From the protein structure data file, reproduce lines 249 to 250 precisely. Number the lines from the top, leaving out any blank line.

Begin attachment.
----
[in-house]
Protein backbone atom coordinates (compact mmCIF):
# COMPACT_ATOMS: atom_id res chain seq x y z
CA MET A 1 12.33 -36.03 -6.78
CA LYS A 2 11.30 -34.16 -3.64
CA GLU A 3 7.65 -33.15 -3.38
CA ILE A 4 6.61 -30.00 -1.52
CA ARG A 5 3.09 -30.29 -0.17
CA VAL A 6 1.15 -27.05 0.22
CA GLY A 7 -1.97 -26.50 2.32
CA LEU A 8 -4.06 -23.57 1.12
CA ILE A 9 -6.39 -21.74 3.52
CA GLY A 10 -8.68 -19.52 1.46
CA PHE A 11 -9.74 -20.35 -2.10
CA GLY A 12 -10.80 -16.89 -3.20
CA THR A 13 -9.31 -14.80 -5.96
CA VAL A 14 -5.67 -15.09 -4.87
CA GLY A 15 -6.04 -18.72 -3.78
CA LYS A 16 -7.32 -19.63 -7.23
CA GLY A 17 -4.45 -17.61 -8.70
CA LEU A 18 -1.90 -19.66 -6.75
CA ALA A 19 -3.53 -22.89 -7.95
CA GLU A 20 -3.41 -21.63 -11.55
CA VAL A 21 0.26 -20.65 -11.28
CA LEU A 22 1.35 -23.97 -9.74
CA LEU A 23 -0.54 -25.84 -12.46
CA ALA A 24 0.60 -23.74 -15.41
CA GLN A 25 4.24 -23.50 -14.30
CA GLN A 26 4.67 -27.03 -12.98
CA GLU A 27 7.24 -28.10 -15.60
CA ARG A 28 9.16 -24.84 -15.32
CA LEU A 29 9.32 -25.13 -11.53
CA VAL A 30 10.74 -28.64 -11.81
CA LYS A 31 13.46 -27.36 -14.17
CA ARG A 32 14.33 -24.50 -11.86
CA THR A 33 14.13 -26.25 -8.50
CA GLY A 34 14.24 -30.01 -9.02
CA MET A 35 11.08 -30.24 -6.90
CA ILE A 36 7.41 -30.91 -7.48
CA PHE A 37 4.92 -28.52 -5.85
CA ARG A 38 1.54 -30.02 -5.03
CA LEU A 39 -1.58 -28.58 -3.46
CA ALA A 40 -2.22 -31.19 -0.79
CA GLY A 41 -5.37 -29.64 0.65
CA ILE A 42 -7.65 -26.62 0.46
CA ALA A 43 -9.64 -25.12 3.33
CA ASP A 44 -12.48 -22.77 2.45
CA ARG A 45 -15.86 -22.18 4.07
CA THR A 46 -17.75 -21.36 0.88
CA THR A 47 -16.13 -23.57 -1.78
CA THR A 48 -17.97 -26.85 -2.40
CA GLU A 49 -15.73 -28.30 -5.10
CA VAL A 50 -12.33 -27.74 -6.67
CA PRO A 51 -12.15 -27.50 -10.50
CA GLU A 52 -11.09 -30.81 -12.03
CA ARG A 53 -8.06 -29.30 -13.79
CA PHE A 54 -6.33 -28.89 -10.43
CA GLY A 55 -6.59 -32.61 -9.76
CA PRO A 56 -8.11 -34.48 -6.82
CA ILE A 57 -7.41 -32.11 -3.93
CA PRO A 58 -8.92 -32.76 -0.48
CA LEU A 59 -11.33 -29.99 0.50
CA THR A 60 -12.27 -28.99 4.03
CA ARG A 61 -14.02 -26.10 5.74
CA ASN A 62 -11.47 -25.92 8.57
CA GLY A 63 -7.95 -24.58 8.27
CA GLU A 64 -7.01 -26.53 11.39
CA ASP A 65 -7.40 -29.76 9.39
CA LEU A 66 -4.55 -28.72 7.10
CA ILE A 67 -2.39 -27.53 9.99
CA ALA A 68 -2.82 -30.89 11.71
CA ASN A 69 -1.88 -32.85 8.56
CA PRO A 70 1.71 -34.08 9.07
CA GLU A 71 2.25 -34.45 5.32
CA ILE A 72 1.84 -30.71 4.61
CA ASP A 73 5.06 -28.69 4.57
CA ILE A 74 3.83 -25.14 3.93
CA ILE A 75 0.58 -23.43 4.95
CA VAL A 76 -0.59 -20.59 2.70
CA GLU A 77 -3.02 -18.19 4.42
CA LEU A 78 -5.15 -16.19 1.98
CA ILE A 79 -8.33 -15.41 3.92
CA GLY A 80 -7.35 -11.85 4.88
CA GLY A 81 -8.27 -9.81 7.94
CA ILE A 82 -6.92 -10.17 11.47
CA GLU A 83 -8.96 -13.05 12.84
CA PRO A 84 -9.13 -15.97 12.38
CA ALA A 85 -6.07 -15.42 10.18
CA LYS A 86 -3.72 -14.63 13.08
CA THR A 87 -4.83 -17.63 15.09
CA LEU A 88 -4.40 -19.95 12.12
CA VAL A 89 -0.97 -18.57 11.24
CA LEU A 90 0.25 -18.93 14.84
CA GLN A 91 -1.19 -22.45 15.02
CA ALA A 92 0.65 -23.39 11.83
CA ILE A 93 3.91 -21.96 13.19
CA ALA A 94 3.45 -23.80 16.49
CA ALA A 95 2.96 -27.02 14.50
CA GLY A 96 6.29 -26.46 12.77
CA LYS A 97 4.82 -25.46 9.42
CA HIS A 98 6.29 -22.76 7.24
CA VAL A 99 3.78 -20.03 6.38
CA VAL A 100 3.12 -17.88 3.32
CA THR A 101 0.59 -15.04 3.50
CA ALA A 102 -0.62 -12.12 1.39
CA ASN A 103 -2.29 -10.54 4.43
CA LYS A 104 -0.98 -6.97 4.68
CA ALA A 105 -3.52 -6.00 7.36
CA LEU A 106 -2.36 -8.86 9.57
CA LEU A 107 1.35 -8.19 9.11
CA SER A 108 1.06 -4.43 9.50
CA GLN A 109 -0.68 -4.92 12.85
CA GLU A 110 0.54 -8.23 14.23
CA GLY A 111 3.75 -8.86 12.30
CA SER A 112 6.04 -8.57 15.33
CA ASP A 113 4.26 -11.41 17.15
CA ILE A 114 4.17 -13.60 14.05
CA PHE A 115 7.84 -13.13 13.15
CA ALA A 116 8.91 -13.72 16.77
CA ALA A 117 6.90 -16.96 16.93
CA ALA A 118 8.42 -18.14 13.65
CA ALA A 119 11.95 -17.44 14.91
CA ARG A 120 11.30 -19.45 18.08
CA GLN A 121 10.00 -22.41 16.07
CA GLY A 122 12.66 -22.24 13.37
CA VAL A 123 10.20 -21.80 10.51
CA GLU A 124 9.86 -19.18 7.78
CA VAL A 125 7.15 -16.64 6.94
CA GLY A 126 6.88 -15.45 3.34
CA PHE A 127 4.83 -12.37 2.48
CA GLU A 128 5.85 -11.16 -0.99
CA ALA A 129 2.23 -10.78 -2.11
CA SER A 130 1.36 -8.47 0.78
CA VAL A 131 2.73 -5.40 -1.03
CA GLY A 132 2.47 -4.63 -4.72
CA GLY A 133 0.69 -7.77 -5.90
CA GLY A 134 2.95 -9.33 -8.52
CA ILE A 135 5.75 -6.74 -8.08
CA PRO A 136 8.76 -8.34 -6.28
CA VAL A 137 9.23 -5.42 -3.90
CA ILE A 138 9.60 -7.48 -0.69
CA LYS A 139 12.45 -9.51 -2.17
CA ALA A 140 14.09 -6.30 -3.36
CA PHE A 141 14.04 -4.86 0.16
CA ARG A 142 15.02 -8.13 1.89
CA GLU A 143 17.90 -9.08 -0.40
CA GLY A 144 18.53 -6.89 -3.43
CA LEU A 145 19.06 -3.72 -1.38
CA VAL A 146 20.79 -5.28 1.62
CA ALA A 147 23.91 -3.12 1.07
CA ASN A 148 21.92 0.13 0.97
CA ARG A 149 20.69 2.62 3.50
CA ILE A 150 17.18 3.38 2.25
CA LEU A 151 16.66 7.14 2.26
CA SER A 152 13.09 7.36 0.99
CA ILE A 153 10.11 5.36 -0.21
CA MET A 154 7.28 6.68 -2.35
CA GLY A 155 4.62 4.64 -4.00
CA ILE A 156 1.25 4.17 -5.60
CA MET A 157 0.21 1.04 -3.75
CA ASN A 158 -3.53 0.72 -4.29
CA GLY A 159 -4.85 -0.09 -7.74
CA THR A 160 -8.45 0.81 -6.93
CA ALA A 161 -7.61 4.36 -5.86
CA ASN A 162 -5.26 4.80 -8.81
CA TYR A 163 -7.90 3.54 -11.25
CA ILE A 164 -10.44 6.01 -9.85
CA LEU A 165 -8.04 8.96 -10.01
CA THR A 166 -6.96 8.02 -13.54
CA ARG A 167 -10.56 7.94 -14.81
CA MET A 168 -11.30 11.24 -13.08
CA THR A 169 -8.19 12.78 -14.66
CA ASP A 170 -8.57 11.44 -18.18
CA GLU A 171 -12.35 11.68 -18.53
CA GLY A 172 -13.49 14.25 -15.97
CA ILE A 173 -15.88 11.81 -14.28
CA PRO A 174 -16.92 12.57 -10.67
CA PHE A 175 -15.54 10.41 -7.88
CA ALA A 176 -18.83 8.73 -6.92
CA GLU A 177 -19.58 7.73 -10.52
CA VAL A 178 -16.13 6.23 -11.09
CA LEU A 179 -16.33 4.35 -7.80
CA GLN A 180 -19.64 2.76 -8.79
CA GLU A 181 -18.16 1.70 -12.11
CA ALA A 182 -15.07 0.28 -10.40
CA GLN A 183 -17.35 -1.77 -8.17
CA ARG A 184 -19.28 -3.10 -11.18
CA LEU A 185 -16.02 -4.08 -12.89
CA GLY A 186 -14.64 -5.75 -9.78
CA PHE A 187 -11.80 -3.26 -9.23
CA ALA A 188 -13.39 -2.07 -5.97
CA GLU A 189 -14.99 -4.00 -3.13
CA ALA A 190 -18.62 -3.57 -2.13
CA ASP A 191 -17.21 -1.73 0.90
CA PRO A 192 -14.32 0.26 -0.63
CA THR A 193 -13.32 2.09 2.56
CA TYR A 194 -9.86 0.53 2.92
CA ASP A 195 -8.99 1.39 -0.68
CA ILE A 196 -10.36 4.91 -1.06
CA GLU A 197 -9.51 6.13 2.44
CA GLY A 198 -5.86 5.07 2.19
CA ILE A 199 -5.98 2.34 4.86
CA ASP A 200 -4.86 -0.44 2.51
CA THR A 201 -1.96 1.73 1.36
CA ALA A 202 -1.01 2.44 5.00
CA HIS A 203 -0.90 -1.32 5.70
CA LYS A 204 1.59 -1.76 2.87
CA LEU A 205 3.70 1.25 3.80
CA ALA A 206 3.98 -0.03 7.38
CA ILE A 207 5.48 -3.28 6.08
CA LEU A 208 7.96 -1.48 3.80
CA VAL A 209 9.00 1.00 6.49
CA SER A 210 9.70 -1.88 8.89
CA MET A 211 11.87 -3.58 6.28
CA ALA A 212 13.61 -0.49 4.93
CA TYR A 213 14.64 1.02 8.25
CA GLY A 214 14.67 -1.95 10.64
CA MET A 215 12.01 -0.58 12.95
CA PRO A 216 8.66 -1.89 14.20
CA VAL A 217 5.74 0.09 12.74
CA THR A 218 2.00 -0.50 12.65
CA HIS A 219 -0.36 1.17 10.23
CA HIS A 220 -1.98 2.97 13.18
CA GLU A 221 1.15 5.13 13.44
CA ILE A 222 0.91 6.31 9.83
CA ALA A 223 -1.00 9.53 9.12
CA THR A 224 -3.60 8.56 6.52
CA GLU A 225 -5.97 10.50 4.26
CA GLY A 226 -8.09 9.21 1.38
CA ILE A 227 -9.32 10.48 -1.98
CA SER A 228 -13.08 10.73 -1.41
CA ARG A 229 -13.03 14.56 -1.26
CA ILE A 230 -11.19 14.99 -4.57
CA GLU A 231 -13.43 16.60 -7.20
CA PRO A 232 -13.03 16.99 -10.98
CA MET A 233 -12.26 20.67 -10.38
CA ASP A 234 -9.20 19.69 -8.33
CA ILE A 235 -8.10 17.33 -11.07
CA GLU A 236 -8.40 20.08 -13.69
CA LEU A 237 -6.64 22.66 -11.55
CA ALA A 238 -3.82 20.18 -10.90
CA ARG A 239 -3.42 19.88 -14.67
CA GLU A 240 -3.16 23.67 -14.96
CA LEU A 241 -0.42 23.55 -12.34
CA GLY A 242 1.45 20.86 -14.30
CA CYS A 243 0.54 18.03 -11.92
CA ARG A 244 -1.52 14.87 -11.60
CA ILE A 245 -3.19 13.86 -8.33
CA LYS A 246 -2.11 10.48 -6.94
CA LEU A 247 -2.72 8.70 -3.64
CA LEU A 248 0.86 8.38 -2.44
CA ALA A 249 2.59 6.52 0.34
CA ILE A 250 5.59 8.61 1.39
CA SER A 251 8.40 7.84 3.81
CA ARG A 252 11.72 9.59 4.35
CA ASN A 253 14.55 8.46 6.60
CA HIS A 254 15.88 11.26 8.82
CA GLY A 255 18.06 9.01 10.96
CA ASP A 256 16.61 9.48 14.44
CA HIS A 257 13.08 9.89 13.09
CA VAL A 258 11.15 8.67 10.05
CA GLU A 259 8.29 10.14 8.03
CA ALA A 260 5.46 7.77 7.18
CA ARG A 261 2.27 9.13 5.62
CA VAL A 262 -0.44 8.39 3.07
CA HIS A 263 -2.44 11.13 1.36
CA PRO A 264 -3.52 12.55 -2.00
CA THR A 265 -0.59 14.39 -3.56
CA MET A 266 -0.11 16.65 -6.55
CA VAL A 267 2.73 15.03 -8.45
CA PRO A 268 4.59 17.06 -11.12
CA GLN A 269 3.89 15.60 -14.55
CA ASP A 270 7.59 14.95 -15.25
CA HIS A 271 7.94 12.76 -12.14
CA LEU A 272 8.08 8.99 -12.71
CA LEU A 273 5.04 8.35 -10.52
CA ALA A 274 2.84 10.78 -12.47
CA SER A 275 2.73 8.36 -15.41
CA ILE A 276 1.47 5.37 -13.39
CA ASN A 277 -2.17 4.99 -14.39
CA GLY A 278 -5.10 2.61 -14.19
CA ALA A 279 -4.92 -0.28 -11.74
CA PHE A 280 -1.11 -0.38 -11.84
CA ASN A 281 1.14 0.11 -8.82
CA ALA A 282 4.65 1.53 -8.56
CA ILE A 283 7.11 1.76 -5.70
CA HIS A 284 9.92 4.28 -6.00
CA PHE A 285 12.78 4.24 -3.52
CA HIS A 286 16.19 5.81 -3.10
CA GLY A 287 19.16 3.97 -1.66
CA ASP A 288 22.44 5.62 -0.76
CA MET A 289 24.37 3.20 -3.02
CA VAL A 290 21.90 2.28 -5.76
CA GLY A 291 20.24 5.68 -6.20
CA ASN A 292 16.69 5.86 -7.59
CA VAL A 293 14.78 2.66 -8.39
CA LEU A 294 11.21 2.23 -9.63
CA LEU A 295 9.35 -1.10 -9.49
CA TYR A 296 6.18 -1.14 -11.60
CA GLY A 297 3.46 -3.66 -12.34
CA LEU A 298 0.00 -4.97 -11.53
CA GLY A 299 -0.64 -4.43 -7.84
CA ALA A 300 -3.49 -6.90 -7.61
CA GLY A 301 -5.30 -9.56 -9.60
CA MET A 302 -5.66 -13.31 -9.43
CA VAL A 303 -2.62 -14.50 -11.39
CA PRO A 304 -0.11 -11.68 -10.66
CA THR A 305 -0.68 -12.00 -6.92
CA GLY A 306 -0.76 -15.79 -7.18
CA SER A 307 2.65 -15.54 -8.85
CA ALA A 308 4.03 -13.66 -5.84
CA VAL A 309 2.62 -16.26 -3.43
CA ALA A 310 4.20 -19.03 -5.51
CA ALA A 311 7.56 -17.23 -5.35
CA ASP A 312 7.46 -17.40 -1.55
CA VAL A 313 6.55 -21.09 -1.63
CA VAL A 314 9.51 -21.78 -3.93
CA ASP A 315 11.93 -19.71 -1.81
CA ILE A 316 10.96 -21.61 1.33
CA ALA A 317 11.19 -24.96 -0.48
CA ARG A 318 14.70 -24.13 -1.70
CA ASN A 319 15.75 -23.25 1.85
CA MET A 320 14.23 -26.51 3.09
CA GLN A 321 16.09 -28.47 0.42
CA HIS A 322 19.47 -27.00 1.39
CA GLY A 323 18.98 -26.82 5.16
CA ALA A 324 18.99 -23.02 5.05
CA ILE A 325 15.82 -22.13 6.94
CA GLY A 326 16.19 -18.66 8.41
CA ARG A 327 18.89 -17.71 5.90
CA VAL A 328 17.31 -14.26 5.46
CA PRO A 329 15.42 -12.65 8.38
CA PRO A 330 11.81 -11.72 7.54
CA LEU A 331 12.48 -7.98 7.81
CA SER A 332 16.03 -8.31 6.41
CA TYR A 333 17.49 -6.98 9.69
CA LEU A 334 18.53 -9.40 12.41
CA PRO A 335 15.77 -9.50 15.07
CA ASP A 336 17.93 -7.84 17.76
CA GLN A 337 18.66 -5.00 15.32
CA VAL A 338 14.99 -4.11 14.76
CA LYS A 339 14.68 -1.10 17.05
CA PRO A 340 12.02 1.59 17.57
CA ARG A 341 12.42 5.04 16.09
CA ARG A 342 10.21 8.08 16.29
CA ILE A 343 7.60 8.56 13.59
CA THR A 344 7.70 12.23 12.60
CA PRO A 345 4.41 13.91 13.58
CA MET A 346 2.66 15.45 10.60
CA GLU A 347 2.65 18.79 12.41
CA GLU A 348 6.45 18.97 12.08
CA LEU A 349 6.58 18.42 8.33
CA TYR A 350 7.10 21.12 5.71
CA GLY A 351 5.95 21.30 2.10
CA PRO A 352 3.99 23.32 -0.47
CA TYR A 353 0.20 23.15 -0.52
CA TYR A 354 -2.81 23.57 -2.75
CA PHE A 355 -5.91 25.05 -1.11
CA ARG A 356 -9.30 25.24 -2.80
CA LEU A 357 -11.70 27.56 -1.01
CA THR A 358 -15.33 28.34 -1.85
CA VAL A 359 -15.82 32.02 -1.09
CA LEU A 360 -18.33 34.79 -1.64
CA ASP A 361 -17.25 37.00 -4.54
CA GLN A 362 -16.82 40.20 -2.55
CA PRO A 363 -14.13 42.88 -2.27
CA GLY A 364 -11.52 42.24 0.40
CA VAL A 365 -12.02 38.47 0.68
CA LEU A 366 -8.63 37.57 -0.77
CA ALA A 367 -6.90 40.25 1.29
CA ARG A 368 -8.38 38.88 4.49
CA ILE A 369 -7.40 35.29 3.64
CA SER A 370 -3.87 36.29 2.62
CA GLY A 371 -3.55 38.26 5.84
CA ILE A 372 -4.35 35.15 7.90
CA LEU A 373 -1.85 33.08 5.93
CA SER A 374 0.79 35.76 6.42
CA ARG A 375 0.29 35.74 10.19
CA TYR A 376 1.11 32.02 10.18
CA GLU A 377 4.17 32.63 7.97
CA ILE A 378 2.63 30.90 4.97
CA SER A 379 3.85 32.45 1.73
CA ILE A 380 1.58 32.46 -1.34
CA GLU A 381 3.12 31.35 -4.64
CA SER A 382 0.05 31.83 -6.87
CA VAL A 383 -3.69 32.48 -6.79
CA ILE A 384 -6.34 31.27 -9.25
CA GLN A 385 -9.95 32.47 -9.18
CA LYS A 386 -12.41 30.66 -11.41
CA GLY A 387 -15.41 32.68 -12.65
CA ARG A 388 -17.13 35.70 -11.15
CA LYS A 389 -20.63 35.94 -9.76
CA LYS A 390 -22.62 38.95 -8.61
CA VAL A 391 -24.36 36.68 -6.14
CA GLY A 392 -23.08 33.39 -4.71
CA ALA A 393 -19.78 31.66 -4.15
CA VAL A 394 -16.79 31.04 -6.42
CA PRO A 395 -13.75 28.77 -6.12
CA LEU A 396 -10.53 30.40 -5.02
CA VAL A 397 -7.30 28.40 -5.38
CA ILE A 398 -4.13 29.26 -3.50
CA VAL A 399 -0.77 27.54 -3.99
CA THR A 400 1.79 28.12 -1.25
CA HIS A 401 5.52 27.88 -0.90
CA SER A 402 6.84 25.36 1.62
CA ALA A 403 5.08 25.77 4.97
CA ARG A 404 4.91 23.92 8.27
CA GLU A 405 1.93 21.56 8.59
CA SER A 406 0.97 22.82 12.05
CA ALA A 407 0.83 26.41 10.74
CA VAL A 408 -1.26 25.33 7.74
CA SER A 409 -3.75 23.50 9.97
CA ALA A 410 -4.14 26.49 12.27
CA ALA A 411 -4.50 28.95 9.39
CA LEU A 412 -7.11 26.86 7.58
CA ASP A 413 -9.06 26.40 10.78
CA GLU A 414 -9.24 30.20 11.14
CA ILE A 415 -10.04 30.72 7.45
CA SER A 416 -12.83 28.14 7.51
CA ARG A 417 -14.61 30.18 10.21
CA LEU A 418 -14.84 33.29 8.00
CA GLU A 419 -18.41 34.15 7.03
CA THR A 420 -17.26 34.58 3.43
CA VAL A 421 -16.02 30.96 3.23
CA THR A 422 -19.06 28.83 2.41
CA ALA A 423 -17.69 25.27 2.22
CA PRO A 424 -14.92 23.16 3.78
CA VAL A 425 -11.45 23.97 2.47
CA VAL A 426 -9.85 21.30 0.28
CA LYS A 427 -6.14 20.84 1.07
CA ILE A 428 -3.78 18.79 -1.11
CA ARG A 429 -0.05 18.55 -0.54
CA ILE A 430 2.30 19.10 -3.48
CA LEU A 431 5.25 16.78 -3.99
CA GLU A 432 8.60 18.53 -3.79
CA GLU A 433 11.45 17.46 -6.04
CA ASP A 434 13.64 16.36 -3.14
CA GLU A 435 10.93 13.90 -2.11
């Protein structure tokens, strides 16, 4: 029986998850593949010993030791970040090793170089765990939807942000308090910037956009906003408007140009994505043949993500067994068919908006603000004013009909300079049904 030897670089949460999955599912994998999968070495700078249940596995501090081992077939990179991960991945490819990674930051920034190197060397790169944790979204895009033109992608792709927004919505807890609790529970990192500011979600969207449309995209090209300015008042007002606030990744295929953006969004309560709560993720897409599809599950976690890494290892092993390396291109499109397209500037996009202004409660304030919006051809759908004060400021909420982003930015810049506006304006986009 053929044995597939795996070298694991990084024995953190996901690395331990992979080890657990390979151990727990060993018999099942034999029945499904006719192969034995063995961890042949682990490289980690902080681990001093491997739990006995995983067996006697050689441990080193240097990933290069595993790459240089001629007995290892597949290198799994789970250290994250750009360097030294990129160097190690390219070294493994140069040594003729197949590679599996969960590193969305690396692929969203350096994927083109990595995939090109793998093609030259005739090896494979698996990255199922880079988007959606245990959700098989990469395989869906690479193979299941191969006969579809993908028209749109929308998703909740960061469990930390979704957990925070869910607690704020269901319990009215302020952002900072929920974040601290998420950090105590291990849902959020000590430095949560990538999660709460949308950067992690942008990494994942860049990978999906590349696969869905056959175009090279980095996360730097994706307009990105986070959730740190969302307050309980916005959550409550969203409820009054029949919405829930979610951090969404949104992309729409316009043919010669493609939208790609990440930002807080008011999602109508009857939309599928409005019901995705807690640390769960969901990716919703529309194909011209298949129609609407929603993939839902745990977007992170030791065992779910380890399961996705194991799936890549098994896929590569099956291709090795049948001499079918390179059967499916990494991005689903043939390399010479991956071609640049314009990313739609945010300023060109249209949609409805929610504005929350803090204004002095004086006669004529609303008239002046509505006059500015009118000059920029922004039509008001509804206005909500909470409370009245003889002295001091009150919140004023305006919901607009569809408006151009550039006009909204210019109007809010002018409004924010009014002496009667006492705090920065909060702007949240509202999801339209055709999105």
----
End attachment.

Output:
CA LYS A 246 -2.11 10.48 -6.94
CA LEU A 247 -2.72 8.70 -3.64